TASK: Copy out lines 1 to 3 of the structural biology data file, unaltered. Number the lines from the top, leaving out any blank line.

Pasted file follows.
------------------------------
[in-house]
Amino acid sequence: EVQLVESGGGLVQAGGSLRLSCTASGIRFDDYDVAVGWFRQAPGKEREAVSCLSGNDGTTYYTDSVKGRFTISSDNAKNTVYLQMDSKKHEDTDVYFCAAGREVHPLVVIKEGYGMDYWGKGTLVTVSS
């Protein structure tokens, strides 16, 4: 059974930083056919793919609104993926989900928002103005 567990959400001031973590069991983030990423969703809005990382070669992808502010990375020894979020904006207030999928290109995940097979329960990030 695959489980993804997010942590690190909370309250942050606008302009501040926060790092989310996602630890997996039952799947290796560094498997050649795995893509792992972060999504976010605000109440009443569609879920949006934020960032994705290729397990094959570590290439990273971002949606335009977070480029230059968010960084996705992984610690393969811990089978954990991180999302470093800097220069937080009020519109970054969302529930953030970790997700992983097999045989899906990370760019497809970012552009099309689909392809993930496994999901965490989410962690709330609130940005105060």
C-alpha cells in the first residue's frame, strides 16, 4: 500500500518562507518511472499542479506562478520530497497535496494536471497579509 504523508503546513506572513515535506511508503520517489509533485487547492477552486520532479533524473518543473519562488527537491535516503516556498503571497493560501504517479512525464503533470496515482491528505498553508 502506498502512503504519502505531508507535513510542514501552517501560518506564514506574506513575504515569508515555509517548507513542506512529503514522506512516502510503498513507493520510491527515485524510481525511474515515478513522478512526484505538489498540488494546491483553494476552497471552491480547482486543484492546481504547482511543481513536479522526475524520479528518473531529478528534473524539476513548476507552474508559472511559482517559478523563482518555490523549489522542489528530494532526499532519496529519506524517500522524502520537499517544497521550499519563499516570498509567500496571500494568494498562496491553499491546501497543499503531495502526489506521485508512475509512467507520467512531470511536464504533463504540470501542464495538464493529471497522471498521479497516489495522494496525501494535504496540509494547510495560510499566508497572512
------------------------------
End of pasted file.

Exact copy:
[in-house]
Amino acid sequence: EVQLVESGGGLVQAGGSLRLSCTASGIRFDDYDVAVGWFRQAPGKEREAVSCLSGNDGTTYYTDSVKGRFTISSDNAKNTVYLQMDSKKHEDTDVYFCAAGREVHPLVVIKEGYGMDYWGKGTLVTVSS
């Protein structure tokens, strides 16, 4: 059974930083056919793919609104993926989900928002103005 567990959400001031973590069991983030990423969703809005990382070669992808502010990375020894979020904006207030999928290109995940097979329960990030 695959489980993804997010942590690190909370309250942050606008302009501040926060790092989310996602630890997996039952799947290796560094498997050649795995893509792992972060999504976010605000109440009443569609879920949006934020960032994705290729397990094959570590290439990273971002949606335009977070480029230059968010960084996705992984610690393969811990089978954990991180999302470093800097220069937080009020519109970054969302529930953030970790997700992983097999045989899906990370760019497809970012552009099309689909392809993930496994999901965490989410962690709330609130940005105060």